- A new study finds breath work may help decrease the risk of dementia.
- Participants took part in simple breathing exercises twice a day for four weeks.
- At the end of the study, researchers found lower levels of key proteins associated with Alzheimer’s disease in their blood.
Simple breathing exercises or breath work is a practice associated with stress reduction — yoga, meditation, and simply bringing balance to the body are all areas where these exercises are useful. But
The study, conducted at USC Leonard Davis School of Gerontology and published in
“This is one of the first studies looking into whether breathing exercises could change levels of the protein amyloid, a hallmark protein of Alzheimer’s,” said Dr. Susan Kohlhaas, executive director of research at Alzheimer’s Research UK. “The researchers found that breathing techniques that lowered heart rate also seem to reduce the accumulation of amyloid and tau as measured in the blood.”
The study asked 108 participants, half between ages 18 to 30 and half between 55 to 80, to inhale for a count of five, then exhale for a count of five for 20 minutes, twice a day, for four weeks. All the participants were hooked up to a heart monitor. Half the group was told to think of calming things, while the other group was told to pace their breathing in rhythm with a pacer.
The breathing exercises had an effect on the heart rate of the volunteers. The heart rate variability increased during each exercise. The breathing exercises were associated with a drop in the levels of amyloid-beta peptides and tau protein circulating in the bloodstreams of study participants over the four-week period.
This is key because amyloid beta peptides and an abnormal form of tau proteins are thought to contribute to Alzheimer’s disease.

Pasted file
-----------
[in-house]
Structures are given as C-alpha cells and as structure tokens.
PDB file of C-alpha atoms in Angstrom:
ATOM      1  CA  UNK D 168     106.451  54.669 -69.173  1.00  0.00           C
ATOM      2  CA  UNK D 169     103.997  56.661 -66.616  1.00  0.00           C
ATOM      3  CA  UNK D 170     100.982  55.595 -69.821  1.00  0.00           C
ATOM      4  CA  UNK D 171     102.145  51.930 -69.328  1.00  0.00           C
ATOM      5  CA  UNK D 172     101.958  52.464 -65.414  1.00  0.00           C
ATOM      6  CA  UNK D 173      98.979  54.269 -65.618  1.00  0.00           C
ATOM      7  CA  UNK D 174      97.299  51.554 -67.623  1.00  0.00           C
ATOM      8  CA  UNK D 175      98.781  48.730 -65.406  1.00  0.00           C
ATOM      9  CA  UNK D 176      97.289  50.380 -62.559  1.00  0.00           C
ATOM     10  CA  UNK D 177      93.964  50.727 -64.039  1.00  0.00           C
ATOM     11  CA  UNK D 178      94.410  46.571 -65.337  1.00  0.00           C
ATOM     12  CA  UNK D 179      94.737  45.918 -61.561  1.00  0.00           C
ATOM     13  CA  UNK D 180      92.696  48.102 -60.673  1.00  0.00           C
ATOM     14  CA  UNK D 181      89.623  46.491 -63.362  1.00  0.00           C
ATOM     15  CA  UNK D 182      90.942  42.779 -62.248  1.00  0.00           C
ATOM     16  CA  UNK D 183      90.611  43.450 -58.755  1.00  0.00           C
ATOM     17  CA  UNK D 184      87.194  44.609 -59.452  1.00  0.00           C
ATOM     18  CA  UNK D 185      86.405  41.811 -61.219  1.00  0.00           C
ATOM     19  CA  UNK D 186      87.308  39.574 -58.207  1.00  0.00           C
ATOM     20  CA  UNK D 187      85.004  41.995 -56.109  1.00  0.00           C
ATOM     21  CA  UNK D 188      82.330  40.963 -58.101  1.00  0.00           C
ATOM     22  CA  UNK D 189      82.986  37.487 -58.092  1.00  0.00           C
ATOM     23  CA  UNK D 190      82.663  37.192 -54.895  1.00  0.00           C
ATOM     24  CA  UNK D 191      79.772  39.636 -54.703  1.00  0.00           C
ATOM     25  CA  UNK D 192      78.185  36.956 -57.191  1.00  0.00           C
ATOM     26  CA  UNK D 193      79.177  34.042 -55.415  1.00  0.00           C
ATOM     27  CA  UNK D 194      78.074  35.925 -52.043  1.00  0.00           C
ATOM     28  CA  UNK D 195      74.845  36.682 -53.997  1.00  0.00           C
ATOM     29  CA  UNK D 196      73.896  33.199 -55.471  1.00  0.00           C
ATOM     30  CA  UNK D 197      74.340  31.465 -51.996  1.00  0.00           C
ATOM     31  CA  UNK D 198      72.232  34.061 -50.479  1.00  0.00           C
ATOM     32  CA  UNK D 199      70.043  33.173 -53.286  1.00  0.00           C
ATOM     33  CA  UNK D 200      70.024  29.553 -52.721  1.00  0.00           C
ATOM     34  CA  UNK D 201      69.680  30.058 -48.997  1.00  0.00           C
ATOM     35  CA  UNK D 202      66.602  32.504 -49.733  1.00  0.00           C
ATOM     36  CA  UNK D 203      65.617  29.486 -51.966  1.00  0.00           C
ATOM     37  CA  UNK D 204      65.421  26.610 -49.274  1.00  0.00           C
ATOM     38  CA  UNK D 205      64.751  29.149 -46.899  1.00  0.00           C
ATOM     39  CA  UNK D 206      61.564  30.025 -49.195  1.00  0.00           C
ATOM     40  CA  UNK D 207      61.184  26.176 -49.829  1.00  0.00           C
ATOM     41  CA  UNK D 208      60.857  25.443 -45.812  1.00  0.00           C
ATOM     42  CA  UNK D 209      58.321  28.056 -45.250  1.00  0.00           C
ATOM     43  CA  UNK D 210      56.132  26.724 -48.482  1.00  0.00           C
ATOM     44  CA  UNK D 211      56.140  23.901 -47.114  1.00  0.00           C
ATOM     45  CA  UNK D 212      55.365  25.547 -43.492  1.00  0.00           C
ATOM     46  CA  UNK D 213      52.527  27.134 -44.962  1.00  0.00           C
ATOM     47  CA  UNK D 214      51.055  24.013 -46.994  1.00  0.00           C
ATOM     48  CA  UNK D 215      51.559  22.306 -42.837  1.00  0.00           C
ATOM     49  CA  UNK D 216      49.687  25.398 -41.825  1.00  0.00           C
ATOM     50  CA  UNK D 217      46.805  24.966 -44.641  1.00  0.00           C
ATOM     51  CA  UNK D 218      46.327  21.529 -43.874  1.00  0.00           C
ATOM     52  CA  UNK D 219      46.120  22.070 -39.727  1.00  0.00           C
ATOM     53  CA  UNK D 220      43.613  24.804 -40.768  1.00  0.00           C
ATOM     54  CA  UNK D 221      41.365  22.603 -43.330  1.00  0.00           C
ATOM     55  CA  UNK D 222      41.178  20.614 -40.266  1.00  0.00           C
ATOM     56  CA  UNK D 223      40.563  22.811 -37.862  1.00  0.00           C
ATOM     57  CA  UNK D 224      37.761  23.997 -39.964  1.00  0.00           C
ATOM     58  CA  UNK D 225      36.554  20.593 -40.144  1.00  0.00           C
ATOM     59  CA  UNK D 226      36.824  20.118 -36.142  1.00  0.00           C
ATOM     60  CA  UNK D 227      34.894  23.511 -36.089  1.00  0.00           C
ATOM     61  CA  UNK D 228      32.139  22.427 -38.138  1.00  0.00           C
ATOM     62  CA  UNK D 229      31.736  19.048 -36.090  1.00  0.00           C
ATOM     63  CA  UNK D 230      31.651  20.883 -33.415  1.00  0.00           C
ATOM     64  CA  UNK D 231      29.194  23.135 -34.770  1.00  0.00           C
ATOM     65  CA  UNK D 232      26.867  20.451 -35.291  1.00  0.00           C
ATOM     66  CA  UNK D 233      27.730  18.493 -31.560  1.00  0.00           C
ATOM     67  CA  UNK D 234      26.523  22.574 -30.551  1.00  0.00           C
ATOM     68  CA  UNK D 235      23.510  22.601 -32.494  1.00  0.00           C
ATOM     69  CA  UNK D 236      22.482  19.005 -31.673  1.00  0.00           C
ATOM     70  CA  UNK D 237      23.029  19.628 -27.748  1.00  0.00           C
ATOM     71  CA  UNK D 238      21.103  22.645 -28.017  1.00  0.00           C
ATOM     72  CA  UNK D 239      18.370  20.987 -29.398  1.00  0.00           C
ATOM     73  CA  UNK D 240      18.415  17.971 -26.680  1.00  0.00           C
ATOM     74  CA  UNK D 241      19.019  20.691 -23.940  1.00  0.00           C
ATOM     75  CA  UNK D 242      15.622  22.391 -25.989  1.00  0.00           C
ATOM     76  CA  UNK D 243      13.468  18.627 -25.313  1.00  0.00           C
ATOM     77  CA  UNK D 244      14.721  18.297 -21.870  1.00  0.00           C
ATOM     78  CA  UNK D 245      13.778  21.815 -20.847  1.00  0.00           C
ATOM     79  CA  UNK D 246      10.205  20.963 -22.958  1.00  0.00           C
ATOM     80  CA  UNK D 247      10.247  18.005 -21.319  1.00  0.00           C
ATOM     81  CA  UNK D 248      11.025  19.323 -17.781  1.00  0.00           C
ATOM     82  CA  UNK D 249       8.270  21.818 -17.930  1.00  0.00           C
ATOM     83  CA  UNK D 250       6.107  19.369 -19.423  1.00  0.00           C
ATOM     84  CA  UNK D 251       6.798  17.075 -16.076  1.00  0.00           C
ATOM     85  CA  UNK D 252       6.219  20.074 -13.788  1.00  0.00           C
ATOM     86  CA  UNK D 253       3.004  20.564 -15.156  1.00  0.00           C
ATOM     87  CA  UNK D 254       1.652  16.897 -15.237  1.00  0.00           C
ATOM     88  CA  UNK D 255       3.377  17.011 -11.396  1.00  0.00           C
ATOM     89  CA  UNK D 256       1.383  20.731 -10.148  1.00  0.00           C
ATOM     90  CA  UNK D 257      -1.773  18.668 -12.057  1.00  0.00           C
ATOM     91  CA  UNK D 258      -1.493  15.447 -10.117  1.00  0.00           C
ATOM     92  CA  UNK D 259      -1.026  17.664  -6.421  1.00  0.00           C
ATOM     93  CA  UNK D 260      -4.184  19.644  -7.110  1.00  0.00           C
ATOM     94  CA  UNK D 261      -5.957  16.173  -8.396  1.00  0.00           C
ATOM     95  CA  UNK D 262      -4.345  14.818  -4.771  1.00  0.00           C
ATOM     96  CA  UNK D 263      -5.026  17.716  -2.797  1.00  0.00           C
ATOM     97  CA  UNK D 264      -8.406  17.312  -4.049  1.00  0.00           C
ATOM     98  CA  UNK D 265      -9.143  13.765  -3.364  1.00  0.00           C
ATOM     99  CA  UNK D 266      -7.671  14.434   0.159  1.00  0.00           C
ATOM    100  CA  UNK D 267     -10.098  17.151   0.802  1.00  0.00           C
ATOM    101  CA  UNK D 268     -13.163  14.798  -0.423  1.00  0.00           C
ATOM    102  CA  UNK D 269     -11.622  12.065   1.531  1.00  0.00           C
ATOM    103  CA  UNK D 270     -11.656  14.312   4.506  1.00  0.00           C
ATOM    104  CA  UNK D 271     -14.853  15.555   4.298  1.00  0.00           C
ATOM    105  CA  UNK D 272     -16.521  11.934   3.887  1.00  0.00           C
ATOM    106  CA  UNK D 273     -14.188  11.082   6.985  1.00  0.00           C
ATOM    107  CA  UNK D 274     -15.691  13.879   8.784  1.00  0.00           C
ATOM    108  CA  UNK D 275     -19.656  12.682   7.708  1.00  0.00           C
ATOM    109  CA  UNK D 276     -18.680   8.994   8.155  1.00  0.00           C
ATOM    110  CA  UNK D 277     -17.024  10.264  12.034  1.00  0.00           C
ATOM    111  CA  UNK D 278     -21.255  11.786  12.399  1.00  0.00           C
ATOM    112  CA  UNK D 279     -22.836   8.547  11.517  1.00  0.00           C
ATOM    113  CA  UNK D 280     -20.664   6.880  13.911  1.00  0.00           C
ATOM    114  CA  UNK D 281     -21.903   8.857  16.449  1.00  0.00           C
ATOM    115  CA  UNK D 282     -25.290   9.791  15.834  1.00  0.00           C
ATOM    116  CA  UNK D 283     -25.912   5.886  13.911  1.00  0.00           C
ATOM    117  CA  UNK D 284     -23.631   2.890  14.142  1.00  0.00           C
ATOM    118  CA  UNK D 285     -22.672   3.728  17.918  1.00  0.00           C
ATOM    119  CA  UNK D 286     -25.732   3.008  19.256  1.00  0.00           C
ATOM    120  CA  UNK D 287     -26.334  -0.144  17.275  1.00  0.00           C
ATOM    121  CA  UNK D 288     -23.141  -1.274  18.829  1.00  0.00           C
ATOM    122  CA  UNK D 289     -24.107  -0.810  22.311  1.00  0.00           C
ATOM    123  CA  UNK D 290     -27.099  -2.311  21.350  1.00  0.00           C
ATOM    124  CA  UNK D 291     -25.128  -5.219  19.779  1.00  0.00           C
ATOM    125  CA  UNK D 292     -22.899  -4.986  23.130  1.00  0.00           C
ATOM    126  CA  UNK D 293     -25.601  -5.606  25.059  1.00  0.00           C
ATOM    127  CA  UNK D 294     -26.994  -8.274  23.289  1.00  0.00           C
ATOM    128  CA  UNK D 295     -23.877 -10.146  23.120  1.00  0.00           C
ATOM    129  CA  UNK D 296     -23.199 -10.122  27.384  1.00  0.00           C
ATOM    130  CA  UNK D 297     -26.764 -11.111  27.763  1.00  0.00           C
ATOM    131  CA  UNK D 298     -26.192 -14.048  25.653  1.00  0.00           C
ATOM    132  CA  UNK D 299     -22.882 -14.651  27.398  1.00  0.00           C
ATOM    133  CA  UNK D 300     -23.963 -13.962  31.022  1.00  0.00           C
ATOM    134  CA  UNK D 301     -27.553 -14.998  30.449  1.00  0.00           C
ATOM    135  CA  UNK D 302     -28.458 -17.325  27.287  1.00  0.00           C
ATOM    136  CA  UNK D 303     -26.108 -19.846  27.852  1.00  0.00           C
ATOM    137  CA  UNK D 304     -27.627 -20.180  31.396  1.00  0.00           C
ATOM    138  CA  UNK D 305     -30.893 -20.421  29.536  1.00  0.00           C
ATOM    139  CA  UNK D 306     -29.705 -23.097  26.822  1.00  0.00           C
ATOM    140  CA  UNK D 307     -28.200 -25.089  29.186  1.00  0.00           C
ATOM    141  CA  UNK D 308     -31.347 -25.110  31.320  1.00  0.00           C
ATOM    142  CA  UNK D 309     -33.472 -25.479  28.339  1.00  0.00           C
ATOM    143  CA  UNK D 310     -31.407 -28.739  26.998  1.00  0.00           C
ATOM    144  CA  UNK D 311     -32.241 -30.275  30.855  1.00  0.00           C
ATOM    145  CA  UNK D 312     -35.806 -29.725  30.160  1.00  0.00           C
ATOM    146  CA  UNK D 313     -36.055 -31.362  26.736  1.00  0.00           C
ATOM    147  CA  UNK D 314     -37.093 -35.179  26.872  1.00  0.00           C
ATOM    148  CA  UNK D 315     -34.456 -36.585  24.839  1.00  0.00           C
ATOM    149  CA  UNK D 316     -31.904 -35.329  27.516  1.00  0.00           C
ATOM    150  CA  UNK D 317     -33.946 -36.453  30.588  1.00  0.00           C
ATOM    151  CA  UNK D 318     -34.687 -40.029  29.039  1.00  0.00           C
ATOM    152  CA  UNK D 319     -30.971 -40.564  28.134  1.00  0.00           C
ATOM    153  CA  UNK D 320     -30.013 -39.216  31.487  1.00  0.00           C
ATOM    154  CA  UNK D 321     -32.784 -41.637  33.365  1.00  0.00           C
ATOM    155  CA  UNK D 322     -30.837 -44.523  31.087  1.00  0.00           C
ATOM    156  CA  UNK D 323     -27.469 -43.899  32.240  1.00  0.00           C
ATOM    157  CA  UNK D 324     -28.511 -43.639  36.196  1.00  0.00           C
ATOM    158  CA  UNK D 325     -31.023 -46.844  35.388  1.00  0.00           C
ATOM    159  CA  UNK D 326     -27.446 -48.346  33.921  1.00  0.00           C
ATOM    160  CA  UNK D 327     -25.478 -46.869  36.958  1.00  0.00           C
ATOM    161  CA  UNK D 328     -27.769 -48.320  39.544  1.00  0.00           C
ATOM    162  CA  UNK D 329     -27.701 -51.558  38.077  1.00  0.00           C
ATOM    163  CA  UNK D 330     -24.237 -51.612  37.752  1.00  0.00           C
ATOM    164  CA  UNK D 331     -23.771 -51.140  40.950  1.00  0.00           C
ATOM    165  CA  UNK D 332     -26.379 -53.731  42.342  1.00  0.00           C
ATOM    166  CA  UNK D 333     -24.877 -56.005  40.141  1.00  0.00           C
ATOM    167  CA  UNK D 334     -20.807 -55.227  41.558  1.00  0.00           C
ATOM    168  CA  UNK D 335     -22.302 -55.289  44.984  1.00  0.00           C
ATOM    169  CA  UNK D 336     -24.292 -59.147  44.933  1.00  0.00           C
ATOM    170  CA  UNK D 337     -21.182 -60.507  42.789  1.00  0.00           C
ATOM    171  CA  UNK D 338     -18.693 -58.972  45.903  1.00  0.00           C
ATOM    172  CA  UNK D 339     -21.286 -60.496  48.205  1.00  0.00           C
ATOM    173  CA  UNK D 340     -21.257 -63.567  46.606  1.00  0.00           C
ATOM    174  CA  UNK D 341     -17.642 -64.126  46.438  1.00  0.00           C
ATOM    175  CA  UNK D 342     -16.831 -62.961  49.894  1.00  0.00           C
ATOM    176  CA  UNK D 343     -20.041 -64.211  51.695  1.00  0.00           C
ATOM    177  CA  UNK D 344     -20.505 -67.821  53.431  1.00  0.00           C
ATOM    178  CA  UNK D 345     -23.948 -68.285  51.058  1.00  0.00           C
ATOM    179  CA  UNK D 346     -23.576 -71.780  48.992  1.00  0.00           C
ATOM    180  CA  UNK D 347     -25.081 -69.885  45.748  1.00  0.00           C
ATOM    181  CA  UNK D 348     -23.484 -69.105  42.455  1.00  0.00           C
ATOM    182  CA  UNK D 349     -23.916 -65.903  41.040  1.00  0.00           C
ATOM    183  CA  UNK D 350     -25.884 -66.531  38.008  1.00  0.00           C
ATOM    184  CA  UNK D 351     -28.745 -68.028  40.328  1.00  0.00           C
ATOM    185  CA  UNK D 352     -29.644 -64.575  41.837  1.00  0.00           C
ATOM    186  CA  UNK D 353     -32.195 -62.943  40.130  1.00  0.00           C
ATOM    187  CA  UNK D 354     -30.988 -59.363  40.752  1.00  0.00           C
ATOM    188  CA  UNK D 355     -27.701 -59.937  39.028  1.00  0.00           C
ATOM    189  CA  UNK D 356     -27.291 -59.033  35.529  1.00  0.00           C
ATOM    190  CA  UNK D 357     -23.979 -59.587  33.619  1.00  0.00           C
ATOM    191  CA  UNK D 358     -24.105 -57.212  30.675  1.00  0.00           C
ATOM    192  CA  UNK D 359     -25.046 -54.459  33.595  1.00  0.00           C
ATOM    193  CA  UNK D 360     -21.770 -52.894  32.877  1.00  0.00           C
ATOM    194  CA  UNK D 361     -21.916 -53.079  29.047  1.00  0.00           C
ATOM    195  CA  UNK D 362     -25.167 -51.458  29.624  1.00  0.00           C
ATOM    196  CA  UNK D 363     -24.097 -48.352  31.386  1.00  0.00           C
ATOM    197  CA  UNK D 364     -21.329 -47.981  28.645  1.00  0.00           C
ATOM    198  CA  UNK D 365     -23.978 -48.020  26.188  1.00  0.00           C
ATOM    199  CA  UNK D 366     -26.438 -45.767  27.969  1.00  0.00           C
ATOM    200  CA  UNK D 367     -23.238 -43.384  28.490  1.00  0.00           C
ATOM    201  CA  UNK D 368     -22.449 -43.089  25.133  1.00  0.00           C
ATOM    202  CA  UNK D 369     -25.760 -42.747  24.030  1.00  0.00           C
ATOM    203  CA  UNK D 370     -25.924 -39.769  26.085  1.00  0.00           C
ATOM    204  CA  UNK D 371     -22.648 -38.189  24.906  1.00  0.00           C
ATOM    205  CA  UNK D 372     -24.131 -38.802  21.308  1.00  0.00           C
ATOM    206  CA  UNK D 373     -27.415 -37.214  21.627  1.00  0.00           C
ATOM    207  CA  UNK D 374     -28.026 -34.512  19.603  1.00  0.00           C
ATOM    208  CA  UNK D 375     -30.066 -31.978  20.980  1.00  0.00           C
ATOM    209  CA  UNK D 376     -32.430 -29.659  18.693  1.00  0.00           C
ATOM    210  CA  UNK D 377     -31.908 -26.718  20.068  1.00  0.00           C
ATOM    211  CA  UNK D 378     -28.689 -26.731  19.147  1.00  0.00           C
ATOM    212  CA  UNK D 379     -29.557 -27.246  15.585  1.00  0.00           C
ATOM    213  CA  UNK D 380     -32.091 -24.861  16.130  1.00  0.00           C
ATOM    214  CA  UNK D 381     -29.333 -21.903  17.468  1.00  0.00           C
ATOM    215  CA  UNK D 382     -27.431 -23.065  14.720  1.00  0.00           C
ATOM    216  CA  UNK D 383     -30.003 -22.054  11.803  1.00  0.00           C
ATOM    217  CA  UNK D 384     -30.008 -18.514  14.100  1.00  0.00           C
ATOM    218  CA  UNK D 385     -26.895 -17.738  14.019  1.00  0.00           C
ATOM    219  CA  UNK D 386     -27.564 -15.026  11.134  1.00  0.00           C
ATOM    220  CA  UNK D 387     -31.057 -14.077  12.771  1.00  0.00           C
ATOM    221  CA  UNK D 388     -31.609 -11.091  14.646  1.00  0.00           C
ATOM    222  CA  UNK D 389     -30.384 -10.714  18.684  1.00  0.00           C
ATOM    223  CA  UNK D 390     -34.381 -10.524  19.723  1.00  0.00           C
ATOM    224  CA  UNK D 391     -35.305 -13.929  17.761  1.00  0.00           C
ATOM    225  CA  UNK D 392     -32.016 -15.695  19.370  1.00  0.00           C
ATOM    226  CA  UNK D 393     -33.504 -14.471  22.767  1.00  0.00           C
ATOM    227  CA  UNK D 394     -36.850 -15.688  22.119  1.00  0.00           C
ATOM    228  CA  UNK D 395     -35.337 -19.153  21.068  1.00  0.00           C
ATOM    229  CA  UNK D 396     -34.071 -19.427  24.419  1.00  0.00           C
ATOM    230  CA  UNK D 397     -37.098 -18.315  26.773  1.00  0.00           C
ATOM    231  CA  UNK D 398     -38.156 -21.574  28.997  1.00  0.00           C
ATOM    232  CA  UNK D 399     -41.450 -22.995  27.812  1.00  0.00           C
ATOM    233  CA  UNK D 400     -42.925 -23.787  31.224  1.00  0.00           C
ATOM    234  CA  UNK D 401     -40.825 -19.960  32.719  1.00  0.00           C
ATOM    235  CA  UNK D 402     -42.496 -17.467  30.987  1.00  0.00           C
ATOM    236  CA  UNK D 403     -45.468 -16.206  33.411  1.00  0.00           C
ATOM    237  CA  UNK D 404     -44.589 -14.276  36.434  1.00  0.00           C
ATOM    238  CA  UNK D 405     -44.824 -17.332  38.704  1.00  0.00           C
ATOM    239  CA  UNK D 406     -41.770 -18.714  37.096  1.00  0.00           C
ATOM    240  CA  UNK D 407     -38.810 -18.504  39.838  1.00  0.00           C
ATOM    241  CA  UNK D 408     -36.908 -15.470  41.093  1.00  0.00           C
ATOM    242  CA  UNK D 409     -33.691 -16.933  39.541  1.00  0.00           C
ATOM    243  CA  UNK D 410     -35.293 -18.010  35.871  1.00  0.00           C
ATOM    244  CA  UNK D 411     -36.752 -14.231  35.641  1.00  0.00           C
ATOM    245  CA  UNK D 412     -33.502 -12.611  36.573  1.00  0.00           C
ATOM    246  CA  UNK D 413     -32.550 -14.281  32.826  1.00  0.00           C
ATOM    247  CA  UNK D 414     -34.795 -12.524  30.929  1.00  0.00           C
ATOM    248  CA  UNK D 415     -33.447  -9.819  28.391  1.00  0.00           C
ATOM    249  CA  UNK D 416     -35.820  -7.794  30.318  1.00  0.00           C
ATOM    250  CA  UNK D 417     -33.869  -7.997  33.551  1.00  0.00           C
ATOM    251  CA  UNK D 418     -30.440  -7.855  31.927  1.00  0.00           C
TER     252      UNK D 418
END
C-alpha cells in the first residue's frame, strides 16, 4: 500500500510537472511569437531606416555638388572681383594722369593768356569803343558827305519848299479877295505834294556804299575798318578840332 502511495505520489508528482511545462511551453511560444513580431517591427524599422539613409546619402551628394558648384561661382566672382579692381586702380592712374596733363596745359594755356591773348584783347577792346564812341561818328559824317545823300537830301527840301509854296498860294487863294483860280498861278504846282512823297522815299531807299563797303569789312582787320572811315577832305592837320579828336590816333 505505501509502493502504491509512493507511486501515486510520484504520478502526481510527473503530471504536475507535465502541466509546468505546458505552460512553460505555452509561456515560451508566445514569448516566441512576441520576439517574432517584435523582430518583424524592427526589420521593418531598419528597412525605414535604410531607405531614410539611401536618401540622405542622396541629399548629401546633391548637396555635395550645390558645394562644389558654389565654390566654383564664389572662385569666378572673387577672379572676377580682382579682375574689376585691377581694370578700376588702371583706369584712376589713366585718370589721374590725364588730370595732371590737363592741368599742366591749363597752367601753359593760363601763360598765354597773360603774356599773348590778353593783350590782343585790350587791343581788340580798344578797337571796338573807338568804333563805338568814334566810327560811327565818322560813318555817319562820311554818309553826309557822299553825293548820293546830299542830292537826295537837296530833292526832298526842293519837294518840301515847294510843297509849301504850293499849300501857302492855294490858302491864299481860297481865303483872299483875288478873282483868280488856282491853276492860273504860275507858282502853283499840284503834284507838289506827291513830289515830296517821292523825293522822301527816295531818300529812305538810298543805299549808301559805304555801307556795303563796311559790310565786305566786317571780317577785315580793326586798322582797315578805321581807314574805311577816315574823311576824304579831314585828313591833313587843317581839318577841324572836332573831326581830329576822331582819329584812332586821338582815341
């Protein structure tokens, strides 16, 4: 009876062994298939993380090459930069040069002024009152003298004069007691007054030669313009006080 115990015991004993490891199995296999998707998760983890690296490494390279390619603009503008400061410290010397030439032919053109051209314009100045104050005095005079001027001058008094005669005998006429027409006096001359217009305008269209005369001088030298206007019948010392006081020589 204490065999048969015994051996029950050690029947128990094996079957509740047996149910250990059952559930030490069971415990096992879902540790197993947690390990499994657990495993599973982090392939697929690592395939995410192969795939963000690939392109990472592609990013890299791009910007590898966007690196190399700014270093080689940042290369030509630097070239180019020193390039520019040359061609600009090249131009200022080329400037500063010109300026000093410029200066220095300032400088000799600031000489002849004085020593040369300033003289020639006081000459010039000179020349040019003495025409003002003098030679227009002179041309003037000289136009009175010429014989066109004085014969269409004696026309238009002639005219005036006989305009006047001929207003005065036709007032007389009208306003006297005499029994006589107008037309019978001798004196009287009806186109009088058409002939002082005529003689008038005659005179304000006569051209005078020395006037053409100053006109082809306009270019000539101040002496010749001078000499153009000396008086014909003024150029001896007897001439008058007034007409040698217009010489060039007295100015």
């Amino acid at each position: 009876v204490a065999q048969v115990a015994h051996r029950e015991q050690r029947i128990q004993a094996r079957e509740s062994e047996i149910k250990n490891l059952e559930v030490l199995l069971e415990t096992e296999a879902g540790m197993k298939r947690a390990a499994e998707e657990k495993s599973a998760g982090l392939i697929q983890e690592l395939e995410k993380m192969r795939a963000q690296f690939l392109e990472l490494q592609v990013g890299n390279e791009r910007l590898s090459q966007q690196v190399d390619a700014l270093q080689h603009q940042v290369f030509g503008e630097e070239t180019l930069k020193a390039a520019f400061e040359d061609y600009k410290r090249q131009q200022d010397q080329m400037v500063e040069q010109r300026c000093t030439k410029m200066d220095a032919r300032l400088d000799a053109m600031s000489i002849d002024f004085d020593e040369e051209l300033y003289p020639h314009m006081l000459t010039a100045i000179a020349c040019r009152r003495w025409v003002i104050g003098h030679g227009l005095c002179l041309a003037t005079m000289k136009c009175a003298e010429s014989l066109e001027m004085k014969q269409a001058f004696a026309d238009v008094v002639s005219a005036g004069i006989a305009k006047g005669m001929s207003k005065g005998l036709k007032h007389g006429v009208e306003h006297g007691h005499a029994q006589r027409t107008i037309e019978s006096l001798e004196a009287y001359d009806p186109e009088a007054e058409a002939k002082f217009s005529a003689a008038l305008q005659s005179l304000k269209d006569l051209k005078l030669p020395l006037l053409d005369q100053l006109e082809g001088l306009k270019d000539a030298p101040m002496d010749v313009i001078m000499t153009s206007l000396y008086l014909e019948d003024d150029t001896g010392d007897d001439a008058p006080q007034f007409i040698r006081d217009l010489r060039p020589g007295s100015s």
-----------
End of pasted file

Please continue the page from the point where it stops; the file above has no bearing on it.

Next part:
If amyloid beta peptides build up to form plaque in the brain, these plaques can result in damage that may result in Alzheimer’s disease. There is no cure for the disease and it remains the most common form of dementia.
The way we breathe affects our heart rate, which directly affects the nervous system and the way the brain produces and clears proteins.
Accumulation of amyloid-beta peptides, particularly amyloid beta 40 and 42, are thought to contribute to the cognitive degeneration of the brain as part of Alzheimer’s disease. Research shows that healthy adults that do not yet have signs of amyloid accumulation in the brain, but do have amyloid beta 40 and 42 in the blood, have a greater risk of later developing Alzheimer’s.
“A few things make this a strong study. It seems to be really well focused and it brings in a specific intervention,” said Dr. Joel Salinas, a behavioral neurologist and researcher at NYU Langone Health and chief medical officer at Isaac Health in New York. “It has a good control group, and it looks at biomarkers associated with vulnerability with cognitive decline with Alzheimer’s. It’s an inexpensive intervention — it’s straightforward and something that everyone can engage in, which makes it powerful.”
“The study authors speculate that there are a few different mechanisms by which altering breathing patterns could impact the accumulation of Alzheimer’s proteins in the brain, but more work is needed to figure out what specific mechanisms are involved and how they influence overall risk of dementia,” said Kohlhaas. “This research suggests that a system called the noradrenergic pathway, involved in the ‘fight or flight’ response, could be involved but more investigation is needed here.”
The reason for why the peptides decrease when heart rate variation increases, however, is still left to be determined. The study suggests that the decrease in amyloid beta is because of decreased production. But more research has to be done in order to gain more insight as to what this research means and how it can be applied with the risk management of Alzheimer’s.
“Whilst this study is interesting, there is more to be done before we can draw firm conclusions about how it may benefit people in the long run,” said Kohlhaas.
First, this study was done with a small number of people. It would have to be reproduced in larger scale studies to look for signs of efficacy.
“I wonder about the overall generalizability of the results,” said Salinas. “I don’t see any information about baseline stressors across race or socioeconomic factors. What I do find great about this study is that it creates motivation for larger studies or larger clinical trials with a more diverse population.”